On Wednesday, May 13, Oakland moved to ban school suspensions for students accused of "willful defiance," a catchall which included talking back to teachers, refusing to take off a hat in class, or showing up to school not in uniform. The category also squarely hit black students, who are disproportionately punished with suspensions and expulsions in Oakland schools.
The Oakland School Board’s unanimous decision, which will go into effect July 1, 2016 and include all students through high school, builds on a California state law which bans the punishment category for kindergarteners through third graders. Oakland is the third district after Los Angeles and San Francisco to ban suspensions for willful defiance. In Oakland in 2011, black students made up 31 percent of the district’s enrolled students by 57 percent of those who were suspended in school in the year, according to federal data.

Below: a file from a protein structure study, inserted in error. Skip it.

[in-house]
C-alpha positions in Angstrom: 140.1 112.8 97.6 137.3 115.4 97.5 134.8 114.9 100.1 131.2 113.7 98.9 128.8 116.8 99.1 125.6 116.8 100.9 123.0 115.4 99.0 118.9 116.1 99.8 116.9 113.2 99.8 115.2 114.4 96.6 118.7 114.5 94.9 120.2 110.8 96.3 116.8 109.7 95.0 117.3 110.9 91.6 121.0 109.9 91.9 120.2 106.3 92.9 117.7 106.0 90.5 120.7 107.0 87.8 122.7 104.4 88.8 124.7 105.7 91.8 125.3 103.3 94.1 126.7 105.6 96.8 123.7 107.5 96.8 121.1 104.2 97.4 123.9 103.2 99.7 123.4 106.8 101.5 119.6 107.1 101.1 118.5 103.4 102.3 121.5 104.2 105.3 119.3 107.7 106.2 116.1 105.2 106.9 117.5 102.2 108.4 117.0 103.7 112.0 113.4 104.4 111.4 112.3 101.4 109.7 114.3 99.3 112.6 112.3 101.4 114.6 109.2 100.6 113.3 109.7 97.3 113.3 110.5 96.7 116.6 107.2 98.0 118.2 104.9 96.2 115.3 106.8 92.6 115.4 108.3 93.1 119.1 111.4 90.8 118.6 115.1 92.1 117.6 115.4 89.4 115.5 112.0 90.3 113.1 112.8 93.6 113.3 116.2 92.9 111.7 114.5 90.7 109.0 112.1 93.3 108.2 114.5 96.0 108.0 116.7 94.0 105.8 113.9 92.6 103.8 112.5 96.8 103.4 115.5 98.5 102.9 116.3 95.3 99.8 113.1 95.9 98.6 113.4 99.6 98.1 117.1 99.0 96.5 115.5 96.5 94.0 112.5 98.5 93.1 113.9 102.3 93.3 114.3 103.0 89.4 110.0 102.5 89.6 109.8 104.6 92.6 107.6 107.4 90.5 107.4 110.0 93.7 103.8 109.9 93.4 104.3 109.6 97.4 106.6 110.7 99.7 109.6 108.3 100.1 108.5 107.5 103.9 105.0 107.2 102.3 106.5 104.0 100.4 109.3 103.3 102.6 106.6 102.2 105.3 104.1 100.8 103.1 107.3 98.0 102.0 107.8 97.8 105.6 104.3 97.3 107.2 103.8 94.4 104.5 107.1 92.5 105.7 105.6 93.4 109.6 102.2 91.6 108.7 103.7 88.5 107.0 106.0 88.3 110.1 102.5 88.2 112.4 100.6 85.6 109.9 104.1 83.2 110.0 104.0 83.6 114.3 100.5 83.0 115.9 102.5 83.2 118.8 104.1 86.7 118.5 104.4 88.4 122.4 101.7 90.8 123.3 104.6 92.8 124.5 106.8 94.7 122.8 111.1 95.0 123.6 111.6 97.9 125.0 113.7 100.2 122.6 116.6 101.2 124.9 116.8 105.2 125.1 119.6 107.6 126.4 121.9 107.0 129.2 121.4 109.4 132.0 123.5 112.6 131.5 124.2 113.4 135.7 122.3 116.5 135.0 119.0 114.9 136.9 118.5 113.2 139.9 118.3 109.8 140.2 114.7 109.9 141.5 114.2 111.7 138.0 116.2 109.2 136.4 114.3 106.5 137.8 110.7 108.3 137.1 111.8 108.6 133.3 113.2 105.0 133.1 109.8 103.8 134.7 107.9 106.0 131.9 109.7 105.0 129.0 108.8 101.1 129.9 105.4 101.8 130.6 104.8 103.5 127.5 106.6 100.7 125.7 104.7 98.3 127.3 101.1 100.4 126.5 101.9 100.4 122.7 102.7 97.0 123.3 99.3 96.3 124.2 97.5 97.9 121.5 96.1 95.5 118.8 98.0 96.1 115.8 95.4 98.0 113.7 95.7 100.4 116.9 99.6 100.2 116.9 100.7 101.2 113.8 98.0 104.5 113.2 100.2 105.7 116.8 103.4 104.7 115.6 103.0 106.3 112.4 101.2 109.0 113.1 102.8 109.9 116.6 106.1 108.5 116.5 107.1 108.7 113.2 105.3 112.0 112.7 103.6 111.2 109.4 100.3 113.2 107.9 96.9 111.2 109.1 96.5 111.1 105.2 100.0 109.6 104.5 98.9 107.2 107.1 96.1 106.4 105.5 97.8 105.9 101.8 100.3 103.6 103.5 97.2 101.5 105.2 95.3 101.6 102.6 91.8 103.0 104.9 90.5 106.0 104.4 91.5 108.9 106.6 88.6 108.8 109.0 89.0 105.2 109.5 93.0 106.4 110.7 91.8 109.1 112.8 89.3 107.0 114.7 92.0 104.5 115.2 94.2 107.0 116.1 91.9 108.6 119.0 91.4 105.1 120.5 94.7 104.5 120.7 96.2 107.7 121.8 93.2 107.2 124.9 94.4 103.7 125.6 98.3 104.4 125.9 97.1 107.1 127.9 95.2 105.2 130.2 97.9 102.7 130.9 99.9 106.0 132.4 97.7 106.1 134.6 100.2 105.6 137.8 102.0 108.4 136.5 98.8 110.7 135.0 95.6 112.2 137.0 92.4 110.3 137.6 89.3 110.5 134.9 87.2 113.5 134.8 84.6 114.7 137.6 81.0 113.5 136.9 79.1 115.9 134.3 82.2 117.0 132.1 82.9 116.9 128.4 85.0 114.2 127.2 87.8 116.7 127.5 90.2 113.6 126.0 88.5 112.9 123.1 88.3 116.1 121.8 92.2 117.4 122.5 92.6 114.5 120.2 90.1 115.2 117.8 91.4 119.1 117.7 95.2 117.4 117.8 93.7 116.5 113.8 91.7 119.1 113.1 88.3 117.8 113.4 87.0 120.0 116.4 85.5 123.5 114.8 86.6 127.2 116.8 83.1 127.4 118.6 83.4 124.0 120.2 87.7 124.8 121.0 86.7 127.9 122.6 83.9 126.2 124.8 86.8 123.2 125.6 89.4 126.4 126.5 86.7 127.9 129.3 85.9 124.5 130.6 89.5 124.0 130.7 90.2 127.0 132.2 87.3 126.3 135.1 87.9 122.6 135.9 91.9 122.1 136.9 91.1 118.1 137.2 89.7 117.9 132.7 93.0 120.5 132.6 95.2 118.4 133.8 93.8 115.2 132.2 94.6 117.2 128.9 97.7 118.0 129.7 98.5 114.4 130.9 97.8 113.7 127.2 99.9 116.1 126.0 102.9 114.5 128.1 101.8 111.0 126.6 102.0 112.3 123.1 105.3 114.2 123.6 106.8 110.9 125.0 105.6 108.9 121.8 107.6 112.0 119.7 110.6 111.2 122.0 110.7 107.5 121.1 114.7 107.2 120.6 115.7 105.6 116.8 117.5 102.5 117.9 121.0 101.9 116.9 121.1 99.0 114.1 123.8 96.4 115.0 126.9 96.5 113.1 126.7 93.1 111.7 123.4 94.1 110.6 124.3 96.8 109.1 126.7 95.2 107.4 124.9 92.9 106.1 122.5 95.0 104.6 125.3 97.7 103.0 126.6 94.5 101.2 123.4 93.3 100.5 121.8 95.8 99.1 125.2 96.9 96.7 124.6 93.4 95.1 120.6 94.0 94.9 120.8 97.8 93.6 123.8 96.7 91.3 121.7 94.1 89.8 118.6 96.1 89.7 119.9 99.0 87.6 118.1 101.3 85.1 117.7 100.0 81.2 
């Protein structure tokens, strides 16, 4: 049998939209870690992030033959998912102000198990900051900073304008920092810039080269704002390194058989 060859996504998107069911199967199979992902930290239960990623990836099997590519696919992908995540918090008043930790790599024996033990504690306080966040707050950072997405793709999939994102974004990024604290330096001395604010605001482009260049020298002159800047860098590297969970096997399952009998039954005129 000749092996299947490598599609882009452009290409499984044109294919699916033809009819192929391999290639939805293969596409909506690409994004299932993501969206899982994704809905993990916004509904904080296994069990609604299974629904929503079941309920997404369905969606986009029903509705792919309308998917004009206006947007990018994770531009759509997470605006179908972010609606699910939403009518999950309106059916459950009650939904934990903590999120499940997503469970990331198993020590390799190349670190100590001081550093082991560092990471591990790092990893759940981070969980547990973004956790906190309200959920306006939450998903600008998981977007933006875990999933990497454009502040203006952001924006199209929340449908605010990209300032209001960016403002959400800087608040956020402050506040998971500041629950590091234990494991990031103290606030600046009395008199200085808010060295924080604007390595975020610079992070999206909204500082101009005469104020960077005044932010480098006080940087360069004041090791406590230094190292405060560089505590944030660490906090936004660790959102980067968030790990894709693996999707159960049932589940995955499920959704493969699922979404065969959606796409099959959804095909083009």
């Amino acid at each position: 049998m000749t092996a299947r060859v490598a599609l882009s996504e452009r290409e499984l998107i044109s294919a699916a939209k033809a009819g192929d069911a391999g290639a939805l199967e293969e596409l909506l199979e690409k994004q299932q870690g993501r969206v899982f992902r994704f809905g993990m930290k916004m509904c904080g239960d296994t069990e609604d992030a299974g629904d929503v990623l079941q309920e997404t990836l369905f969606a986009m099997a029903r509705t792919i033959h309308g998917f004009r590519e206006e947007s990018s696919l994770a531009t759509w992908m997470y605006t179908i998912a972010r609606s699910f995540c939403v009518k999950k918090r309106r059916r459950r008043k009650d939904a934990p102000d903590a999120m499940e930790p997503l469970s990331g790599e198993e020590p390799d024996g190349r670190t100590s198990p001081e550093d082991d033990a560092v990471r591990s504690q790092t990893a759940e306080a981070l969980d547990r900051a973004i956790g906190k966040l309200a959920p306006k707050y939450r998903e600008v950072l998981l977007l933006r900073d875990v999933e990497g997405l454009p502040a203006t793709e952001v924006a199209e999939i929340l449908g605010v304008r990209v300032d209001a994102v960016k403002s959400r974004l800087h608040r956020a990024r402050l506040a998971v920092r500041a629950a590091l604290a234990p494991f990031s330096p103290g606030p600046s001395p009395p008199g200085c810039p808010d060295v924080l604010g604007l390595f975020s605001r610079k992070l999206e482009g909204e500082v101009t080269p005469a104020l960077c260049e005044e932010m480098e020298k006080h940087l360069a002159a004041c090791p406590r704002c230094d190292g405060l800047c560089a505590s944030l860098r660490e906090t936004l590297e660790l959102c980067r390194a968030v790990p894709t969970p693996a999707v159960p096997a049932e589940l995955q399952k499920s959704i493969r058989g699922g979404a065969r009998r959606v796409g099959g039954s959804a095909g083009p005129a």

The district also pledged $2.3 million to expand student support services which would go toward restorative practices aimed to intervene and reduce violence in schools.
Oakland’s suspensions, in gross numbers, have already been on a steep decline since 2011, the San Francisco Chronicle reported, but racial disparities persist, points out Public Counsel, a member of the Dignity in Schools Campaign, a coalition of organizations which advocated for the policy changes.
"Oakland Unified made history last night," Public Counsel Statewide Education Rights Director Laura Faer said in a statement issued Thursday. "The research is clear that even one school removal can double the chance of dropout and make it three times more likely for a student to end up in the juvenile justice system."